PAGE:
Since these won’t affect the performance of the campaigns, it is strongly suggested to add as many relevant audiences as possible.
Once the data is collected, it will provide valuable insights into which segments are most valuable and which audiences are underperforming. This will enable you to make the right adjustments to bids and other elements of the campaign.
5. Negatives and Negative Lists
Keywords are still the strongest signal. But with the complexity of natural language and the different (often unique) ways people use to search, even with the most sophisticated machine learning, machines can still struggle to fully understand the intent.
Therefore, it’s as important as ever to narrow down the chances that keywords might match unwanted search queries. You must continually review and mine the search query data available.
Even with the current limitations, search query reports can really help you understand what Google thinks a website or a page is about.
As such, it can help us reduce costs for unwanted, less relevant searches, while at the same time also potentially helping to increase the quality score (QS).
6. Features Available (and Applicable to the Account/Campaign) in the Platform
Continuing from the point above, one of the reasons to use additional features like the ad extensions is the benefit these can have on the quality score.
It goes without saying that QS alone should be a compelling enough reason.
Additionally, considering that ad listings on search engines can be quite expensive, wouldn’t it make sense to try to always maximize the on-page real estate?
If we are paying a dear amount of money to be there, we want to ensure that it’s worth it. Besides, the more space we can take, the less will be available for competitors and other advertisers!
7. Conversion Tracking
Last but certainly not least – and this is one of my favorites – it’s essential that we are tracking conversions and ensuring that we are tracking the right goals.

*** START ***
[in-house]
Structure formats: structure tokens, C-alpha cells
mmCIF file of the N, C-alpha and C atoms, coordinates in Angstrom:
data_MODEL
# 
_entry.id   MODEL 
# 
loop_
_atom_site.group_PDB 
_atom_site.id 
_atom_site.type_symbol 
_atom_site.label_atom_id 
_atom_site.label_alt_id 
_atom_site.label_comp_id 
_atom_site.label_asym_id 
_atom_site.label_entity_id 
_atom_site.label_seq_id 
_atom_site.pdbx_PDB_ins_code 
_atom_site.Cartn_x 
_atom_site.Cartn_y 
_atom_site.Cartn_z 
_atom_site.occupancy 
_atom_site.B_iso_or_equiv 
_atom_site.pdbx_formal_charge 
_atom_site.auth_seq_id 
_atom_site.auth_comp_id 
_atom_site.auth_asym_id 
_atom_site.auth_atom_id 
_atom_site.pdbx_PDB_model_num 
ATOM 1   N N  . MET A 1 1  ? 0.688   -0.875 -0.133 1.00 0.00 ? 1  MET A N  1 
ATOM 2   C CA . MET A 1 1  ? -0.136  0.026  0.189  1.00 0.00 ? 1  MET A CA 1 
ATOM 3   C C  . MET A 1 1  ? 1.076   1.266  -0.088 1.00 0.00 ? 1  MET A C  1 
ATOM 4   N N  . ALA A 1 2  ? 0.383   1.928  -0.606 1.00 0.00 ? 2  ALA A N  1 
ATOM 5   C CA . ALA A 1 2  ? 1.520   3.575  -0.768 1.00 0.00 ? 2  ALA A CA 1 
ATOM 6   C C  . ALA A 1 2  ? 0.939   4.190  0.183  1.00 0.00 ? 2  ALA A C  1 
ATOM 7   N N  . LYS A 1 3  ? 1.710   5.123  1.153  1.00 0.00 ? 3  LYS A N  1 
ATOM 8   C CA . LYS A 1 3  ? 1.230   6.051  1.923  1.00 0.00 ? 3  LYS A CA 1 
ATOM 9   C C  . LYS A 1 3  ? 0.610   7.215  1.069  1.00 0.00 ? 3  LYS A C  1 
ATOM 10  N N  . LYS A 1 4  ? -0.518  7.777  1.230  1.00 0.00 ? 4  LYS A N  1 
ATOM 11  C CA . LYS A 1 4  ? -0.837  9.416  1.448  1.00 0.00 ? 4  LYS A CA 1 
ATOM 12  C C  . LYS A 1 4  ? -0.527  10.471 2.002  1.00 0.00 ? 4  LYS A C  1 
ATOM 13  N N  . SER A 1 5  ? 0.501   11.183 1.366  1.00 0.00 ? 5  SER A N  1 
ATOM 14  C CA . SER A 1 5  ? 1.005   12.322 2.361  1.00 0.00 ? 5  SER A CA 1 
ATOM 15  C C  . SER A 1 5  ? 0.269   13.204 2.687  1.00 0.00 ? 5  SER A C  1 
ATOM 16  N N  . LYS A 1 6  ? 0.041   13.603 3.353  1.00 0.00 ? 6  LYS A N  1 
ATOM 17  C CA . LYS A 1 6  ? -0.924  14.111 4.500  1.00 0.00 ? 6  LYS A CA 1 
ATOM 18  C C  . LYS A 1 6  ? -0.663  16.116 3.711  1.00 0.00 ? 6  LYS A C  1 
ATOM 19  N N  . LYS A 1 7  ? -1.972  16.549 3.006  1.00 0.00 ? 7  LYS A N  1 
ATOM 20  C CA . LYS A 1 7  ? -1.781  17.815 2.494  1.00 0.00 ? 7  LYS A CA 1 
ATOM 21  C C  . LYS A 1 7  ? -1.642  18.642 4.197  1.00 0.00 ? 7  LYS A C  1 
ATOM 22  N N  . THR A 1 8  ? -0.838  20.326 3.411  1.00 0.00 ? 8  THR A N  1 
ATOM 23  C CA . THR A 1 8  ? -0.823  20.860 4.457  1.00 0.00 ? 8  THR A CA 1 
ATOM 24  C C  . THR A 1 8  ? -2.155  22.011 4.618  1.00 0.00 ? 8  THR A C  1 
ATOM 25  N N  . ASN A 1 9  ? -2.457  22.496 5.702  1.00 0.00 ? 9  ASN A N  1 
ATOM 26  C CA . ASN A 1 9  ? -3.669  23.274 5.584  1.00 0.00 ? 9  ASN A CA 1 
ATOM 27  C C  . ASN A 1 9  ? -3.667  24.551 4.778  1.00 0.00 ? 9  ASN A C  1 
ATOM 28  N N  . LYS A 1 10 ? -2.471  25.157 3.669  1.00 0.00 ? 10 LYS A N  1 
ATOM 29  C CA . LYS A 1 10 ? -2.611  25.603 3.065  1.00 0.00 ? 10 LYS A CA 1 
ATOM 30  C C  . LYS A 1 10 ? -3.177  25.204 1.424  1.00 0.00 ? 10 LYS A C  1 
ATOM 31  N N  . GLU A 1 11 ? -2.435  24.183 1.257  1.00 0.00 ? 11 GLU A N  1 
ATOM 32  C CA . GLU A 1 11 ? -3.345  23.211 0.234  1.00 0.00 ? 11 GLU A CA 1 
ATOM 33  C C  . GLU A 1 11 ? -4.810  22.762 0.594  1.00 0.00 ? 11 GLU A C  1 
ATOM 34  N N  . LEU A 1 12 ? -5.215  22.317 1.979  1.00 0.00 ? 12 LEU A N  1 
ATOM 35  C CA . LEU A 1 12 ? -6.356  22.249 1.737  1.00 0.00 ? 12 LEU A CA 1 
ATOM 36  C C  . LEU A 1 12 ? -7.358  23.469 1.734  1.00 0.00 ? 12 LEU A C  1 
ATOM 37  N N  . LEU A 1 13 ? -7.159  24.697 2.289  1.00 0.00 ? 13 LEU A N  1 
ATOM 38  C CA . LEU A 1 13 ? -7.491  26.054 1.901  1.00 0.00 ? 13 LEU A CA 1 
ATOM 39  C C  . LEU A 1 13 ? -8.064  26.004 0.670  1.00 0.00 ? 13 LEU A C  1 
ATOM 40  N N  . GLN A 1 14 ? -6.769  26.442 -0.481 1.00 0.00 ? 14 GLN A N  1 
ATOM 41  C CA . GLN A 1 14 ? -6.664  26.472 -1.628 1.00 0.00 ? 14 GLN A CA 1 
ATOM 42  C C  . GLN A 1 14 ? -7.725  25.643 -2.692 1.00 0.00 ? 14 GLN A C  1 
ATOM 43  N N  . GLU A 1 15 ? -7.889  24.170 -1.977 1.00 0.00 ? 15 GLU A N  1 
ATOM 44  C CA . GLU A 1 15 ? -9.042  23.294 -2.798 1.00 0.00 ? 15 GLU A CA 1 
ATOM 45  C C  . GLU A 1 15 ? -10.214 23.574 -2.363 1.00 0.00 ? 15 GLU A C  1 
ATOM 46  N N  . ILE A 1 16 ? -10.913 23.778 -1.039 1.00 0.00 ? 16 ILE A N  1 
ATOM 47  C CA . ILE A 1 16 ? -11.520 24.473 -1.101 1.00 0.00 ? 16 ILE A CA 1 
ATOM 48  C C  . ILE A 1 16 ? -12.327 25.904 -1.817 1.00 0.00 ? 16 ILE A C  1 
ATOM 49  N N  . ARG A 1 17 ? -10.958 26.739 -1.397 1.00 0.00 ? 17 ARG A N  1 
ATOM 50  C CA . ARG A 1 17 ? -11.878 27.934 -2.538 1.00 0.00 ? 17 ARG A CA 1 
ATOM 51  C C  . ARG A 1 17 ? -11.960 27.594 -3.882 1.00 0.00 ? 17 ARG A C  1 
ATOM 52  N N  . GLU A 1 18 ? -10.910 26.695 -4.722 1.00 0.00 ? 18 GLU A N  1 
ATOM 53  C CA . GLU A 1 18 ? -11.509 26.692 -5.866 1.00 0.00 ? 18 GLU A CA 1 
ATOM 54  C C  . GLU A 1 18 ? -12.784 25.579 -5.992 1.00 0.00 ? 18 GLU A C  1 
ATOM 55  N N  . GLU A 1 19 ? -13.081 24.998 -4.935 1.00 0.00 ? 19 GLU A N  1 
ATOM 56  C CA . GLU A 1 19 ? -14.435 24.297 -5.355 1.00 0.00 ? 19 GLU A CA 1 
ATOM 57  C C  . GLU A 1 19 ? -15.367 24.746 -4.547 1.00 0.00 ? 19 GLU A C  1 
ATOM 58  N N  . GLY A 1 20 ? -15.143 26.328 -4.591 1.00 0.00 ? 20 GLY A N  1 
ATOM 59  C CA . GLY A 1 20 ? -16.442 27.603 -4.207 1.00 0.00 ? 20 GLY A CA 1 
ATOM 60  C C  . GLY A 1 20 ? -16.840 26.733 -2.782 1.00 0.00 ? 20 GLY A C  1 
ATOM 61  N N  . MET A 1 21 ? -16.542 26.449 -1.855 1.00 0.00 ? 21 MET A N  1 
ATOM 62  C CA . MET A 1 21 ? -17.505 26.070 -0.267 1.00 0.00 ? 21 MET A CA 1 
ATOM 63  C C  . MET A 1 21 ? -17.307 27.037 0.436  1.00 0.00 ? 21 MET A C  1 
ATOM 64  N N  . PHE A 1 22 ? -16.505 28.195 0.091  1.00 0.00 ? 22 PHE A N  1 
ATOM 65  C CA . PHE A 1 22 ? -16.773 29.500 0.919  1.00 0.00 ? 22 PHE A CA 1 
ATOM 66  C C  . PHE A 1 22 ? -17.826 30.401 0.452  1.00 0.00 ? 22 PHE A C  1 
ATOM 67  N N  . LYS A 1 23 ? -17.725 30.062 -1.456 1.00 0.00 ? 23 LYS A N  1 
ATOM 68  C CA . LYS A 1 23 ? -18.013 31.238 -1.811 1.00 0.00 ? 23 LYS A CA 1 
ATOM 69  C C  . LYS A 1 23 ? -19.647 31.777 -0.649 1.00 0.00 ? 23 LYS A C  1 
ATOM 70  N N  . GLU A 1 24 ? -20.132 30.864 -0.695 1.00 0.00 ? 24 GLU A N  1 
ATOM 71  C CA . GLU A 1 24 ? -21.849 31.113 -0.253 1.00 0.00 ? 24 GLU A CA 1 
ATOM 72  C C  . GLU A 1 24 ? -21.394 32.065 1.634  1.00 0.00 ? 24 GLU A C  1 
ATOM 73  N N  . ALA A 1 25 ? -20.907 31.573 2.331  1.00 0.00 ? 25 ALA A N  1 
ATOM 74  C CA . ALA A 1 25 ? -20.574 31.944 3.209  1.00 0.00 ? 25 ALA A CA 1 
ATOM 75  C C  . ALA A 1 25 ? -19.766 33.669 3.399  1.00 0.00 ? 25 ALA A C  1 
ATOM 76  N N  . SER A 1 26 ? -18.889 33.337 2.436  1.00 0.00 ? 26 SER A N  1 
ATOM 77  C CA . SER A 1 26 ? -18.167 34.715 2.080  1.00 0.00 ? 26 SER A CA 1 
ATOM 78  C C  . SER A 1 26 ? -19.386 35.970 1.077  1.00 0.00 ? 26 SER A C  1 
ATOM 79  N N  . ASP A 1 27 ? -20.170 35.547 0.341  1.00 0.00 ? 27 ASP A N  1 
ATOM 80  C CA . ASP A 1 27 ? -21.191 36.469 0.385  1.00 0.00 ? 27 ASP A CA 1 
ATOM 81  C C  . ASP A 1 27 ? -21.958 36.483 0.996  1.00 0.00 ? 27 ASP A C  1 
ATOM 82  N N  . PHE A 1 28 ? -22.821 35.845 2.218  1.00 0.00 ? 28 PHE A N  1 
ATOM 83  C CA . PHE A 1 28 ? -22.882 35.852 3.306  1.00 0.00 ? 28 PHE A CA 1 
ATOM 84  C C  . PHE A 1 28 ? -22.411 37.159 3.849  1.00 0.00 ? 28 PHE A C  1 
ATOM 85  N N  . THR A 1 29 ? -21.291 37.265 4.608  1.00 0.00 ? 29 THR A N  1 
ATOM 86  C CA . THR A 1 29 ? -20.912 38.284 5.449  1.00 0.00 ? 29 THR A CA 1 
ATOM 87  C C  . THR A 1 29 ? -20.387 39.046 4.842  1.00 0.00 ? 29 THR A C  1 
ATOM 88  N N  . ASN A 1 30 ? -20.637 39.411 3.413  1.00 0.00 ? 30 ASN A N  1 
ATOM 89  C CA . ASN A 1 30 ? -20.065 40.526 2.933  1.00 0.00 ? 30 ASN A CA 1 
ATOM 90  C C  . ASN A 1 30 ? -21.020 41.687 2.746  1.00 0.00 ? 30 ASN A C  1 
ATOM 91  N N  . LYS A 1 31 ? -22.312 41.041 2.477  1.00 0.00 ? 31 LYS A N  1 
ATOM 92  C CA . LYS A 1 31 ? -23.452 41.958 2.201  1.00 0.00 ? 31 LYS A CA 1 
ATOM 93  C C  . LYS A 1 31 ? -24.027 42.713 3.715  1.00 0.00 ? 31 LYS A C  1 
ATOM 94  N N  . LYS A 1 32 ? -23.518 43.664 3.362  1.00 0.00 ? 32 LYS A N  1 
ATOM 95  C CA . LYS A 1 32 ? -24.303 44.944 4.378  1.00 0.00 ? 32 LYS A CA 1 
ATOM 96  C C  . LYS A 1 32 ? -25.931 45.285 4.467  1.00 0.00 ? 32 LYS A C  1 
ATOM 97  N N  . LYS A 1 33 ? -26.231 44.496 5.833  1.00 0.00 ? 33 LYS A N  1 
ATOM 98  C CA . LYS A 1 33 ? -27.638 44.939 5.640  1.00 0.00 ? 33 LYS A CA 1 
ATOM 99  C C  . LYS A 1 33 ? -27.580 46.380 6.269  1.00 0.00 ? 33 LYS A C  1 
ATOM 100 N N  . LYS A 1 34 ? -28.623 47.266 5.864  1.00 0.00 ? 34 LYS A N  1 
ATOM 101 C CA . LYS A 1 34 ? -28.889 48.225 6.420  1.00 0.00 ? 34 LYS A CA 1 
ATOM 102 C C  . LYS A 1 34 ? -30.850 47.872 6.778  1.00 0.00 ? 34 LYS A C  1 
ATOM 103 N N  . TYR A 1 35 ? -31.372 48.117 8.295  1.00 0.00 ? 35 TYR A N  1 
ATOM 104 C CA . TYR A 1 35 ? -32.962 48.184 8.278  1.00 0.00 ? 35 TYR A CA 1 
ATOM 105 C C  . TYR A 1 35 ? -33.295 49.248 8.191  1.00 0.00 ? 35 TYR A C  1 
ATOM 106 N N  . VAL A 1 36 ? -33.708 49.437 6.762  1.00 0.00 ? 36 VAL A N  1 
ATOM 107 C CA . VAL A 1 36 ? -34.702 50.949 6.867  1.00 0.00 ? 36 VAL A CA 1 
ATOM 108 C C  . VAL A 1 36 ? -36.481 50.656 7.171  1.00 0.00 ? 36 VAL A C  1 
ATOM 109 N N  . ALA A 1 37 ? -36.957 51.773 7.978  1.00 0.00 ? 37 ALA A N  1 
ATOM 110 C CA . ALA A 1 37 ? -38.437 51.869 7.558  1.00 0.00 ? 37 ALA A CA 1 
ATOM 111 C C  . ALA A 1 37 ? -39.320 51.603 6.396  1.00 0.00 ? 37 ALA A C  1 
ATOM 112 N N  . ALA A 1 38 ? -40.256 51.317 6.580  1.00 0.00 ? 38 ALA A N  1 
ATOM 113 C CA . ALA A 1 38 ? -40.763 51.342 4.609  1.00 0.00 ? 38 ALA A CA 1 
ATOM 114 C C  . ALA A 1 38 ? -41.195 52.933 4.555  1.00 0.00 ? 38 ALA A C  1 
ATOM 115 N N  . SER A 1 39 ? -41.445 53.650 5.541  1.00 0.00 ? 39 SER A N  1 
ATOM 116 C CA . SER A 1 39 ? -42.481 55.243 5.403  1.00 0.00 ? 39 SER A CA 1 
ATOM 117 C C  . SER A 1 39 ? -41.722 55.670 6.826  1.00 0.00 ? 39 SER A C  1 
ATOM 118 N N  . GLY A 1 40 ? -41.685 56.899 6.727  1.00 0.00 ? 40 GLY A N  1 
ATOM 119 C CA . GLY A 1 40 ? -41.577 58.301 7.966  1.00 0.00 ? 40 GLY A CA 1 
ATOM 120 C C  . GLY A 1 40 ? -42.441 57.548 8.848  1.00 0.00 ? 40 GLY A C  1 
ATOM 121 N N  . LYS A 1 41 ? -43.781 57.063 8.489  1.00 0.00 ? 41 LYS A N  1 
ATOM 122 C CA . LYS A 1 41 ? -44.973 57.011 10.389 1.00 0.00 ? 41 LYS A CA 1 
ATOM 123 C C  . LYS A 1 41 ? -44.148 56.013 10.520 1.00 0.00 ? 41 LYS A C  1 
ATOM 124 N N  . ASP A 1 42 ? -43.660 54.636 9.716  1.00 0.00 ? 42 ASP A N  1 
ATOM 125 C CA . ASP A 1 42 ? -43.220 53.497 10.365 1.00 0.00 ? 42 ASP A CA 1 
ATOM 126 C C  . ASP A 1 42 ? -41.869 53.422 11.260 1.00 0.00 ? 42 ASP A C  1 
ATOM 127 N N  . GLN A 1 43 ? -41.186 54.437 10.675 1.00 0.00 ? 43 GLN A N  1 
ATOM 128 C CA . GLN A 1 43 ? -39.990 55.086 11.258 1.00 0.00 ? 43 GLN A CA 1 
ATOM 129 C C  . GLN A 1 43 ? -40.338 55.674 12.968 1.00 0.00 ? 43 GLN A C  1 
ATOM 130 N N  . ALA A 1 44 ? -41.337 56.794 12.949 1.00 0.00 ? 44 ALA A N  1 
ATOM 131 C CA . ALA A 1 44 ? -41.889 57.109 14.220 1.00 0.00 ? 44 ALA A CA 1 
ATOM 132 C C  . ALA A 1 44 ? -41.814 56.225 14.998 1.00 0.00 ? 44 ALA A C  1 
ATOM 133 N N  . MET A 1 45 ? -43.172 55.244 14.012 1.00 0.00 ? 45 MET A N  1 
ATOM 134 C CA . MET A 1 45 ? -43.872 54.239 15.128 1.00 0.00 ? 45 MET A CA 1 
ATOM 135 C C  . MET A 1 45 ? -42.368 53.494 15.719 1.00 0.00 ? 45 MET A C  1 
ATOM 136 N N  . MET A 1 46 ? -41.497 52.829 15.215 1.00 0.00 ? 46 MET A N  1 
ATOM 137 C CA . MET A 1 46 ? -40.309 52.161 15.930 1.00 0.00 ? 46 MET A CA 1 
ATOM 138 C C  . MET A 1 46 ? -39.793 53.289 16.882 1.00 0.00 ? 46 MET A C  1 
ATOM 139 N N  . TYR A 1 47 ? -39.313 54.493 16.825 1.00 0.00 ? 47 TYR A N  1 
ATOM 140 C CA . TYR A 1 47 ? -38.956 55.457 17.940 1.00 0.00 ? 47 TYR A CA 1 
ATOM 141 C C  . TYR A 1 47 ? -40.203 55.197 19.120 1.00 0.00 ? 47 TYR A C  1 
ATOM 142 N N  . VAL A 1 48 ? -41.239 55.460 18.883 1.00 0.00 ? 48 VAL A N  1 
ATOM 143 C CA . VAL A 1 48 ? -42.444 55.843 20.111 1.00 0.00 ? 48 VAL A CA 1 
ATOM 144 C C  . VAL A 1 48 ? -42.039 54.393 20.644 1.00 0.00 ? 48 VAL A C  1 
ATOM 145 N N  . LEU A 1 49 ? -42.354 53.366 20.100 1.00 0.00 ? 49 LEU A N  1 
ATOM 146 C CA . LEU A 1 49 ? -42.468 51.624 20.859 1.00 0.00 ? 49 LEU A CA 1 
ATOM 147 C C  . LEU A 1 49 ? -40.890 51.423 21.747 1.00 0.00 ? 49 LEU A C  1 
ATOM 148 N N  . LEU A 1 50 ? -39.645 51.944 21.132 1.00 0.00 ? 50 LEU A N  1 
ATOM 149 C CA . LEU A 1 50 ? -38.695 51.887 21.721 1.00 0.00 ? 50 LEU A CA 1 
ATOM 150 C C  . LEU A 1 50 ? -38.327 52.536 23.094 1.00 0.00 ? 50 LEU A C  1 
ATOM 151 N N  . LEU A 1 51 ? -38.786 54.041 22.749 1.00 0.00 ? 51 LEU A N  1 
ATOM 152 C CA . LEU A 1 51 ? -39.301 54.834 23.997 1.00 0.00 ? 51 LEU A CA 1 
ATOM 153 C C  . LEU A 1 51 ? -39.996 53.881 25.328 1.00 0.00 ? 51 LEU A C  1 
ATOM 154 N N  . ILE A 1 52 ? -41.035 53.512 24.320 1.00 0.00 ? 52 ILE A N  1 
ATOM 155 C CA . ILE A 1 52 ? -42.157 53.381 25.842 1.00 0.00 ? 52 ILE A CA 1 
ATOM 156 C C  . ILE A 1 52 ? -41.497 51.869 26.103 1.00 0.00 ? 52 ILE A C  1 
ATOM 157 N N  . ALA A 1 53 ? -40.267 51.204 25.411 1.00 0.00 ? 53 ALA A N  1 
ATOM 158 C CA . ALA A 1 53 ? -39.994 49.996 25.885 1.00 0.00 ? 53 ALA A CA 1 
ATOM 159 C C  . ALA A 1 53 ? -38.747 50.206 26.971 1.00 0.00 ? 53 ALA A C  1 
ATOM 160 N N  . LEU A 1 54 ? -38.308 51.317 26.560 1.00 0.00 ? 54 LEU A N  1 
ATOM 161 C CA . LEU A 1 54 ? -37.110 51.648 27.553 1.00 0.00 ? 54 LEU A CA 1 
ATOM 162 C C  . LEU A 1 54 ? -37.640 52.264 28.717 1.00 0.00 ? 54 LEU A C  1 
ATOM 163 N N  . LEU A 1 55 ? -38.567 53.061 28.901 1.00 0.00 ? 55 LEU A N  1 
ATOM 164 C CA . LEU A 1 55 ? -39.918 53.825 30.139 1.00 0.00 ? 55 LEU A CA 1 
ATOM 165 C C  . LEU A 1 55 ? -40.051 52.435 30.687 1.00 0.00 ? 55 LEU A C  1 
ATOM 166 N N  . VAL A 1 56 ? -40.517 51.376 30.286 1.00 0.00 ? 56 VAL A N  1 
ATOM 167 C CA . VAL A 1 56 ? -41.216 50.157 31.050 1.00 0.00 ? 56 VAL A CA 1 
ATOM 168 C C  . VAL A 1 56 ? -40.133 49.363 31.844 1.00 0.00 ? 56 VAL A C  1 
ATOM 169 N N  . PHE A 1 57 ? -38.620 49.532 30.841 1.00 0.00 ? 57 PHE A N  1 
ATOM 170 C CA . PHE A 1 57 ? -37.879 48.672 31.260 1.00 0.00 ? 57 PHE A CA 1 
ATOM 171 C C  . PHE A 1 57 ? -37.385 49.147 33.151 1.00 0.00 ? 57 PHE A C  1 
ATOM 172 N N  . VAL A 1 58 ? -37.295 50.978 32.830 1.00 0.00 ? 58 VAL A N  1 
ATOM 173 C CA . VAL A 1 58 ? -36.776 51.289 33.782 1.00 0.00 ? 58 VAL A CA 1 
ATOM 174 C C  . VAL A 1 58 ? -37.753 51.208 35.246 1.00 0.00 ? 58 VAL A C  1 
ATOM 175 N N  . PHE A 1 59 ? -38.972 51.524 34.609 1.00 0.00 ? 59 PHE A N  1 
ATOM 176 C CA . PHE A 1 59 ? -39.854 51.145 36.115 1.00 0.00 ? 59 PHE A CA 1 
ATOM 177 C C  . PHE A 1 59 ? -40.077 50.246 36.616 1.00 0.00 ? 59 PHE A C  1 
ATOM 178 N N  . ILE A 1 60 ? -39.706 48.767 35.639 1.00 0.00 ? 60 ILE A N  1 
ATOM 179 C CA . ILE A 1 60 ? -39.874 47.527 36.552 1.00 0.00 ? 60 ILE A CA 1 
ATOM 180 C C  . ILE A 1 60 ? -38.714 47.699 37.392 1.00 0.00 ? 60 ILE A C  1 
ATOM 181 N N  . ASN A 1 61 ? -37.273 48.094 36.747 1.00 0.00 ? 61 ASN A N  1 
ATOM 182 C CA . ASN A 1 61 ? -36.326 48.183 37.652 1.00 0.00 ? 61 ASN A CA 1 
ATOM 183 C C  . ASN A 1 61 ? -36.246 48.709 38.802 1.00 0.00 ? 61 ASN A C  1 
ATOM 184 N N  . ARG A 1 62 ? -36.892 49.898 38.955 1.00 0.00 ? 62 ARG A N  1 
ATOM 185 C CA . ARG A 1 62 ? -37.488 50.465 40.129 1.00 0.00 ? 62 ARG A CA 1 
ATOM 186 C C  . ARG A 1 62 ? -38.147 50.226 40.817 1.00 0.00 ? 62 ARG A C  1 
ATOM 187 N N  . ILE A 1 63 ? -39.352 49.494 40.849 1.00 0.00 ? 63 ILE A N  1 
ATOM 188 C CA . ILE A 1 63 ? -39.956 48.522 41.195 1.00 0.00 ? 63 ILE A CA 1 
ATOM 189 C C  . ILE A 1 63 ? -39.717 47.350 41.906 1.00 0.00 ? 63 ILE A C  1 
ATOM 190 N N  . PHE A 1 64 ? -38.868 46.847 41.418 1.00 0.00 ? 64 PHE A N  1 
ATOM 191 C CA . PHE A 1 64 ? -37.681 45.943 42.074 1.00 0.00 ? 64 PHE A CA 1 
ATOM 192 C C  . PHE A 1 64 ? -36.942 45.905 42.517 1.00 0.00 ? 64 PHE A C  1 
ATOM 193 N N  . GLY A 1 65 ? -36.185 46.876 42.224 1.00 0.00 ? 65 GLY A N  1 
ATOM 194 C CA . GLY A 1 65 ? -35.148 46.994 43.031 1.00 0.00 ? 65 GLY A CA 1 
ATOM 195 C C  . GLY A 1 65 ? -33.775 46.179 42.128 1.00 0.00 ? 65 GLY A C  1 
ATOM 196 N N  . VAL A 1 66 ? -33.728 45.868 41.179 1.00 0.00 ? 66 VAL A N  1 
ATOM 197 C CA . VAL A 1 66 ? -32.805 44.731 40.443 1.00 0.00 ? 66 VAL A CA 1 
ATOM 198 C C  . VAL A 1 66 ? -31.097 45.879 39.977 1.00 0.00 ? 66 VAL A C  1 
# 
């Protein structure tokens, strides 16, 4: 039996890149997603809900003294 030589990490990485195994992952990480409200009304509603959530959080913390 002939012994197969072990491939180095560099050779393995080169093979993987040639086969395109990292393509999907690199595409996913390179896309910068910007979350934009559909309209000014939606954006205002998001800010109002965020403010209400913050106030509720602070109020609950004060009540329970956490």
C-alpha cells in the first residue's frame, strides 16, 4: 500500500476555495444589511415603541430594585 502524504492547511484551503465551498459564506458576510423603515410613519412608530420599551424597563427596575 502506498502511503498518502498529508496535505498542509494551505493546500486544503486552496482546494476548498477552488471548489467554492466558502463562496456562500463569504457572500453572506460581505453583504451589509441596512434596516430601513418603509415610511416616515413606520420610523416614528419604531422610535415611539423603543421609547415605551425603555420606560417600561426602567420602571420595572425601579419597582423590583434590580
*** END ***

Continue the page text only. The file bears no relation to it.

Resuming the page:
In digital marketing, everything should be measurable and marketers accountable for the performance of their advertising campaigns. Conversion tracking should always be at the cornerstone of planning and executing media buying.
However, we often see examples of PPC accounts and campaigns that are either missing conversion tracking altogether or are tracking the wrong endpoints.
Provided we have our conversions firing and recording correctly, some expert tips are to:
- Use the segmentation option from within Google Ads to easily and quickly see a breakdown of the conversion types by campaign (see example below). In fact, the segmentation view is an extremely useful, yet massively underrated, tool!
- Set the right conversion goal(s) for each campaign when using Target CPA or Target ROAS bid strategies.
- Set up and make use of custom columns to add the different conversion points and/or performance metrics such as CPA, ROI or ROAS.
In an ideal world, marketing practitioners would have all the time needed to focus on the analysis of the data and working on the fixes.
In reality, we are all often under the pressure of delivering results — and fast.
Therefore, the good and trusted 80/20 Pareto’s rule should always come to help in those situations where we need to make improvements and show results quickly.
It’s easy to get lost in the numbers, especially when we have to work on hundreds of campaigns, ad groups, ads, and perhaps thousands of keywords.
So start where you can make a difference right away. Look for those campaigns and terms that are responsible for the majority of the ad spend.
It is likely that 20% of those are accountable for 80% of your outgoing costs.
If those campaigns or keywords are hitting your targets, improving their performance might really help you to take things to the next level and become the company CFO’s best friend.
But that is also possible in the case that the 20% is not driving the expected results.
In that case, focus on fixing those campaigns as a priority.
by Andrea Atzori